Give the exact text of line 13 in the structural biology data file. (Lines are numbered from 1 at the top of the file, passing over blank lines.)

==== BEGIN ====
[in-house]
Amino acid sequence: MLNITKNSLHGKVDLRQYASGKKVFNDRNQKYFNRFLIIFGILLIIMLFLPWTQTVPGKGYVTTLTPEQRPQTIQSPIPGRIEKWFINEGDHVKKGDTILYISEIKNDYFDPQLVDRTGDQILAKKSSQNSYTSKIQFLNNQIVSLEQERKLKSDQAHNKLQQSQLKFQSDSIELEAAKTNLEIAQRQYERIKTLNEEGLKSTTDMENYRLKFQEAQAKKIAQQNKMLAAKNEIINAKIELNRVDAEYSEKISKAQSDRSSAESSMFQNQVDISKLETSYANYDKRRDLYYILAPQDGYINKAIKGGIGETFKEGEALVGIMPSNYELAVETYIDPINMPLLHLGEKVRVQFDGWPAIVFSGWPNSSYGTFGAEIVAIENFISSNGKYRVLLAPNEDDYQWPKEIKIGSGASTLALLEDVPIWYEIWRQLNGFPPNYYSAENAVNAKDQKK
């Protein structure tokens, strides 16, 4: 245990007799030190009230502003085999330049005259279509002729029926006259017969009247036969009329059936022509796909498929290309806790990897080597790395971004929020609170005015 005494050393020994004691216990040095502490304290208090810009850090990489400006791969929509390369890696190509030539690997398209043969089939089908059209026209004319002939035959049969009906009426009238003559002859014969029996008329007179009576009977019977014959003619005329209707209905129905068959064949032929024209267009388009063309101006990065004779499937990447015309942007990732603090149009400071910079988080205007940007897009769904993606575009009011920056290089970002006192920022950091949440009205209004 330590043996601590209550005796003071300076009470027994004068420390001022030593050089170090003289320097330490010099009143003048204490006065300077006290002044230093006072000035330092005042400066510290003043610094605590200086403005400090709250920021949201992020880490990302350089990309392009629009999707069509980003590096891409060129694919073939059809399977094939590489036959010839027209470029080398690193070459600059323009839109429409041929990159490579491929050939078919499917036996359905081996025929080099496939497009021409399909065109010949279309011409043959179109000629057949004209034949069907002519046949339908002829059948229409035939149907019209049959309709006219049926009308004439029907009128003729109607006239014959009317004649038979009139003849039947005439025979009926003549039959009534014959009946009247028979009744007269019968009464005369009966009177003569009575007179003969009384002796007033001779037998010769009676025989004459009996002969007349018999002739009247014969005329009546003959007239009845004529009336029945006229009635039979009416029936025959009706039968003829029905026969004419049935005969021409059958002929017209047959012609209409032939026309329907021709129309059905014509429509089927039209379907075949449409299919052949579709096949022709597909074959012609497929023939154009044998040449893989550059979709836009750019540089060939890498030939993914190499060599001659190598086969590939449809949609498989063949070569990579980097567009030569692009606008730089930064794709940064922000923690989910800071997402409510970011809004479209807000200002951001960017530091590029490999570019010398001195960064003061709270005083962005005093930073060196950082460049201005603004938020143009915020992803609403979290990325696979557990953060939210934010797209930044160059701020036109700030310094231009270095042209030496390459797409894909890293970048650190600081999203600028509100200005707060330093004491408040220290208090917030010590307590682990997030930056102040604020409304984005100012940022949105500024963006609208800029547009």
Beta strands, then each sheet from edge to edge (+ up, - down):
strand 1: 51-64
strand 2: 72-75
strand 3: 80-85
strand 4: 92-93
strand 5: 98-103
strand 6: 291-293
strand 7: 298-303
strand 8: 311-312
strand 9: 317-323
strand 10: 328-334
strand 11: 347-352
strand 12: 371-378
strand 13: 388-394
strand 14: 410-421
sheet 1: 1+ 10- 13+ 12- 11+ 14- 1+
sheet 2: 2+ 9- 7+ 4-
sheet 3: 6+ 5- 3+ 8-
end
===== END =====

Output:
strand 9: 317-323